Waves of Grief

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The waves of grief are crashing down, sometimes mild, often strong, and other times so severe they knock me down, sobbing and gasping for air. I am weary, saddened beyond belief, and feel that a large piece of me has been ripped away. The hand I see before me when I am crumpled on the ground is the Lord’s. He gently helps me up and comforts me. I know it is only by His grace and everyone’s prayers that I am sustained.

Two weeks ago, Jesus carried my angel Mom home. If you read my previous post, you know she was taken to the ER and immediately admitted to the ICU in the first week of August. She made it through the ICU and was then was placed on a regular floor. She seemed to be following the pattern of her last hospitalization a few months ago, whereby she eventually made a complete recovery. This time, I noticed that she is not able to talk to me as well, nor does she have the strength to stand at all. I am still not allowed to visit my Mom (since March) and can only rely on the kindness of the nurses to hold the phone next to her. I tell her how much I and the entire family loves her and we are praying for her. She talks, though labored, saying, “I love you so much, Bonnie. Thank you.” I try to encourage her and convey all my love to her. After a week, she seems to be doing worse and she is more lethargic. They are having trouble feeding her. 

The next day, the nurse Rosemary called to say that my Mom is doing poorly and I should come to the hospital. She was able to get special permission from the physician for me to visit. My compassionate husband drives the hour to the hospital since I was not able to see through my veil of tears. After six months of waiting to be with my Mom, I enter the room and find her laying in bed with a large oxygen mask covering her face. She is completely unresponsive. I start sobbing and the nurse hugs me. Rosemary says that she will be going to the ICU soon to receive more intensive treatment. I ask if I can say a Divine Mercy Chaplet at her bedside first and she says, “Of course, that is more important.” While I say the Chaplet, various health professionals come in/out of the room, looking at the monitors, getting things ready, and looking at me and my Mom. When I am done, I talk to my sweet Mom close to her ear and tell her how much I love her and how much the family loves her as well as countless others. I tell her that the Lord has His arms around her and LOVES her so much. I thank her for the gift of faith which is the most precious gift in my life. Rosemary tells me that was very powerful, that I thanked my Mom for the gift of my faith. I told her that it is true. My angel Mom shared her love for the Lord, Mother Mary, and the Saints with me. We talked every day about what the priest said during the homily, religious books we were reading, the lives of the Saints, my Bible Study, and how the Lord is so good and faithful.  A few years after I graduated from college, she told me that it was the hardest thing in the world for her to drive away from me, leaving me all alone on a university campus 250 miles from home. I had never been away from home except for a few sleep overs. She placed me in the care of the Blessed Mother and asked her to love and protect me since she could no longer be with me physically every day. I was so touched when she told me this and I did the same when my children went to college. The past six months, while she was isolated and locked up in her Assisted Living facility, I asked the Blessed Mother to love, protect, and be with my Mom in all the ways I could not at that time. My Mom would tell me of unexpected gifts and kindness from people. I knew our Lord answered my prayers and Our Lady had interceded.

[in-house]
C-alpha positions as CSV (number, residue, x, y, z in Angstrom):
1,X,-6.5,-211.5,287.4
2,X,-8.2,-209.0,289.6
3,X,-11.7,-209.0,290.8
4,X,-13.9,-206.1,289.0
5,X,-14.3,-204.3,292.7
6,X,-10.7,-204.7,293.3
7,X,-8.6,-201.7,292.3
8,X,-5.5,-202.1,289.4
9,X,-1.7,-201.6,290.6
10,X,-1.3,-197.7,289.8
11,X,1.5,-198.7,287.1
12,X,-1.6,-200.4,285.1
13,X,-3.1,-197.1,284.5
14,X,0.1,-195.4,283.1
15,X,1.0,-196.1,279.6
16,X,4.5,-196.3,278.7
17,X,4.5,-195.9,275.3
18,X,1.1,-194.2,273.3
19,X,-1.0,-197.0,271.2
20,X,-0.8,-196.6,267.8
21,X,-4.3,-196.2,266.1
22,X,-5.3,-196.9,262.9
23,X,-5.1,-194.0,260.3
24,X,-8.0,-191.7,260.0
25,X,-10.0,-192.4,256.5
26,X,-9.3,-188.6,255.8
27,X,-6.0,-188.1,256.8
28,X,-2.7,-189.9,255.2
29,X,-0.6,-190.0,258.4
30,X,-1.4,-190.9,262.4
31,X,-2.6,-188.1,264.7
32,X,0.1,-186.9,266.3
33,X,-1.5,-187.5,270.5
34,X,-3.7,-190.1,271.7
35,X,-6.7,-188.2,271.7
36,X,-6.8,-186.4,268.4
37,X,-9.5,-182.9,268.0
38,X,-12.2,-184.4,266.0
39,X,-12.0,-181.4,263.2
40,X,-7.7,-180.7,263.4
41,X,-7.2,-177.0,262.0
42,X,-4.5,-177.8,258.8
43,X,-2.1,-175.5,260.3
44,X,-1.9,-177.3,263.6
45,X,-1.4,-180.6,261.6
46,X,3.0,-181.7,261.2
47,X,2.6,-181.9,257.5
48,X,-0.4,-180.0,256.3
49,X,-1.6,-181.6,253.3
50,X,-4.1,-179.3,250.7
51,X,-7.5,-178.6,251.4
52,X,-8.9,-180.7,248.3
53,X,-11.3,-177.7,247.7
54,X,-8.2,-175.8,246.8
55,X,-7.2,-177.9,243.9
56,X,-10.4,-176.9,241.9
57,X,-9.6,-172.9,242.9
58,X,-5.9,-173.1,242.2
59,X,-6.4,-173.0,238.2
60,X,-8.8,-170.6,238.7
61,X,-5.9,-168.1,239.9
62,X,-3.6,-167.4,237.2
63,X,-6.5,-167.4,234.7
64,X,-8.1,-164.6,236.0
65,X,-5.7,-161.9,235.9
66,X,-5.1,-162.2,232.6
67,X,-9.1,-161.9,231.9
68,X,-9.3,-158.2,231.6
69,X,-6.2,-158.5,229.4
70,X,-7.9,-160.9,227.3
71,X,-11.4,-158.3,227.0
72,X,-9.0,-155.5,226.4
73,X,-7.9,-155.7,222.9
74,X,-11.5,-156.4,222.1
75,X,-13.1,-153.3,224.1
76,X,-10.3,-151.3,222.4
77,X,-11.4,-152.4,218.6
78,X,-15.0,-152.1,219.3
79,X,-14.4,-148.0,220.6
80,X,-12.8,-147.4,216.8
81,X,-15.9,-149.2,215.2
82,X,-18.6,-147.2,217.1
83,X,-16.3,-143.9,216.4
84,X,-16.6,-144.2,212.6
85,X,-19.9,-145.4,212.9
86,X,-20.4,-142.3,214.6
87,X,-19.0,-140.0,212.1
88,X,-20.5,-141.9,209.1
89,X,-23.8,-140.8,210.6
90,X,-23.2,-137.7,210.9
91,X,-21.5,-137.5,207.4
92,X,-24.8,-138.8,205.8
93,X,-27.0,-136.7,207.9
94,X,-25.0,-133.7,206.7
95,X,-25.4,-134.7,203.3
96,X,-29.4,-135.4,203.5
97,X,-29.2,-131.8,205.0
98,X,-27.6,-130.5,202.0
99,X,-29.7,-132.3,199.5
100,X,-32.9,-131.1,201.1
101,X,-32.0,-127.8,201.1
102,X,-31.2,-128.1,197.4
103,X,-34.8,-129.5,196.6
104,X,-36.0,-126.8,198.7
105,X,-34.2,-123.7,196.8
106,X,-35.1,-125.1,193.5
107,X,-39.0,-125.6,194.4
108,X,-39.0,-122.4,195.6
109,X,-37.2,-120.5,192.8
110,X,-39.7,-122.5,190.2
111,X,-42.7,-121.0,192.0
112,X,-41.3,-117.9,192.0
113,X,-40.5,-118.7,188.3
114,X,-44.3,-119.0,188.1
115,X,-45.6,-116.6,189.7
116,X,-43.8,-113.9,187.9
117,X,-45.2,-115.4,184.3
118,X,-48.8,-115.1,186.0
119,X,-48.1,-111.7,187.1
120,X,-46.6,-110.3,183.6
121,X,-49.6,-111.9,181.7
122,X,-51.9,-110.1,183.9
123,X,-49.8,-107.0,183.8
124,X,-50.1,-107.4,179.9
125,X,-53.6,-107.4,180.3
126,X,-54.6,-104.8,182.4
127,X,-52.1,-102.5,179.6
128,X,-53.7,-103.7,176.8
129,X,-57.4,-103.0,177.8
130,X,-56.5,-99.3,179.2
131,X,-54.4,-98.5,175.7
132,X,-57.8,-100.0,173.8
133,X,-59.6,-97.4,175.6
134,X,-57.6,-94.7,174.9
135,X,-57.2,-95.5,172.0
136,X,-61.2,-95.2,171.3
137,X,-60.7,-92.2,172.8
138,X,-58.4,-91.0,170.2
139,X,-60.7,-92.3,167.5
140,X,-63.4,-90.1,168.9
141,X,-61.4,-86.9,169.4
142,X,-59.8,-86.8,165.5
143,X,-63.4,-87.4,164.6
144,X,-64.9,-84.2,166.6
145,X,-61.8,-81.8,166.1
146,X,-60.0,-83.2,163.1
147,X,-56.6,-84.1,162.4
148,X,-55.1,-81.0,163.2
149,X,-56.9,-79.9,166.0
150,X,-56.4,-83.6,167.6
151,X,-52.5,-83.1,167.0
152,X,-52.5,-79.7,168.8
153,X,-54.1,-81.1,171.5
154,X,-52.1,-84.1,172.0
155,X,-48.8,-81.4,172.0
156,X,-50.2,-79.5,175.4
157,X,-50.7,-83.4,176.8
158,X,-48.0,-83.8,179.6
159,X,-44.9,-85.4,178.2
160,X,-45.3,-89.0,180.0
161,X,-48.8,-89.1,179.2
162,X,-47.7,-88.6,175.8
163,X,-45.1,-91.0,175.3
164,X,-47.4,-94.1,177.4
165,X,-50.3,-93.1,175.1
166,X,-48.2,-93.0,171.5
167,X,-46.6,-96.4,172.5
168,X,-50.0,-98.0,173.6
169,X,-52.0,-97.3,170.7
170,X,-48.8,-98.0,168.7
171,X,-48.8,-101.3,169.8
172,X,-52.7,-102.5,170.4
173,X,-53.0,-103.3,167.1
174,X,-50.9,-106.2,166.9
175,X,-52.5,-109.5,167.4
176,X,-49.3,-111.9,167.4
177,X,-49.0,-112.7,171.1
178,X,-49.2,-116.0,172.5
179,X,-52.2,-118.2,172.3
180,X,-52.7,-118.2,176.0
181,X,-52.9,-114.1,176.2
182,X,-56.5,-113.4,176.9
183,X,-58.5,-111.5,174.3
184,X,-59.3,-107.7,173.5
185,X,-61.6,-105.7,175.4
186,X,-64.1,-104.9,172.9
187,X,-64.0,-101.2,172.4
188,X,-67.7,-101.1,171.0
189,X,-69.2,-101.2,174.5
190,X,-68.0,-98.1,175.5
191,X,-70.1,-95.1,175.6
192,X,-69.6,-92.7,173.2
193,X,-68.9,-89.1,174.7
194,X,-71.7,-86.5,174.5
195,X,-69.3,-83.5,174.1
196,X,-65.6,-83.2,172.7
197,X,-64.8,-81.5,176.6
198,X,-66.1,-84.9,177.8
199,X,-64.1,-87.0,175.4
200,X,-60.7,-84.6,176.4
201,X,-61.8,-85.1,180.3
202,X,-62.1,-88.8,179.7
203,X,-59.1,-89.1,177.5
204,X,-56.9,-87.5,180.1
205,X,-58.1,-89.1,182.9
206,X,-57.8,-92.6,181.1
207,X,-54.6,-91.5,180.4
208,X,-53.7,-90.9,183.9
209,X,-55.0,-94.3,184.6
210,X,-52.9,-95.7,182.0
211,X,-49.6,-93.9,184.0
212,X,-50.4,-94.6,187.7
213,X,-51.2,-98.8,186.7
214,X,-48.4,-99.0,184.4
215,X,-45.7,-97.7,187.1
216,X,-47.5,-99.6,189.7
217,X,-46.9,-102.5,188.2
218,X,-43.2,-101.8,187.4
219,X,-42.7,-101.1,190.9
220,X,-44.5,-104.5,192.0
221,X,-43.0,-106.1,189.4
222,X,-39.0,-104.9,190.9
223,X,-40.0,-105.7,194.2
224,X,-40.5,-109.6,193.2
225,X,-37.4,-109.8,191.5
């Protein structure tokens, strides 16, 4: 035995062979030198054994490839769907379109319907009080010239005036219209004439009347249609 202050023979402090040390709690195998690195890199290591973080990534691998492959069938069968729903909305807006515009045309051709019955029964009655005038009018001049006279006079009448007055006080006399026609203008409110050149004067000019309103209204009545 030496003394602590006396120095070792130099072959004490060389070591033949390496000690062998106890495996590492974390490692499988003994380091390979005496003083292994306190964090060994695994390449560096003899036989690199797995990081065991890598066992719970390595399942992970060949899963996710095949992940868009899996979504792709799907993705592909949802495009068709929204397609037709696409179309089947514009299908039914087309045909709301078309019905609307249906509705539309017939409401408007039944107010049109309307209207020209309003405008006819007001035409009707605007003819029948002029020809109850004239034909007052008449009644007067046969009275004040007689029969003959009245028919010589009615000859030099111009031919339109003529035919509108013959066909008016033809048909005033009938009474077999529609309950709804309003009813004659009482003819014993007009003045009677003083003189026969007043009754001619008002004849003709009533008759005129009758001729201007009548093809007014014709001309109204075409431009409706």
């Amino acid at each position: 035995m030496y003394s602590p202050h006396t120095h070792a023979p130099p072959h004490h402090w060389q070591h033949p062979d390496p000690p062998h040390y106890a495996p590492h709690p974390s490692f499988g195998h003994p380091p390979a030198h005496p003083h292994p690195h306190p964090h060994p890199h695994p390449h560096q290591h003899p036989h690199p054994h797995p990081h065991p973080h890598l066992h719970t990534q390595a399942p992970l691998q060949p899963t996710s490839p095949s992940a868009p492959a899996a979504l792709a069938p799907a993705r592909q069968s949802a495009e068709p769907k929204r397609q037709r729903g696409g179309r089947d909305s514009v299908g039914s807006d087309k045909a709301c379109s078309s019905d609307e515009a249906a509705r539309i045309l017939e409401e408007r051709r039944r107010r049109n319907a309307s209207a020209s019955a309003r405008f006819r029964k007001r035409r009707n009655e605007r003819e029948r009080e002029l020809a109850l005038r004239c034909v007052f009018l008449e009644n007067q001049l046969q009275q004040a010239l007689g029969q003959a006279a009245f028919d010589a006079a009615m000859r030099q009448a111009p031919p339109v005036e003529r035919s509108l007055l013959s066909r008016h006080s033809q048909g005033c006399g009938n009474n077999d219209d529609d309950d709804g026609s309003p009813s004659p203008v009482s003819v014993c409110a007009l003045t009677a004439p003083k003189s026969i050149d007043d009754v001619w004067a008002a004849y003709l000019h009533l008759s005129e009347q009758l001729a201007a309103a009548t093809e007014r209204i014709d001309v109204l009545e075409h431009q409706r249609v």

As they take my beloved Mom to the ICU, I am moving but not fully registering what is going on. This can’t be happening. My Mom has been very ill before and she always managed to pull through with her tremendous inner strength and faith. Something feels different this time, but I don’t want to believe it. They hook her up to more machines and she is so tiny in the bed. Her head hangs down with the weight of the BiPAP mask. More tubes are inserted and they have stabilized her for the moment. I speak close to her ear, but I am not sure she can hear me above the din of all the medical devices. After a few hours, I leave and plan to return the next day. The next day will bring unexpected gifts and graces.

Next week, I will share that with you, my dear friends in Christ. For now, I am extremely grateful for your kindness, words of encouragement, and for your prayers for my Mom, me, and my family during this very difficult time. I cannot thank you enough, but I know our Lord will.

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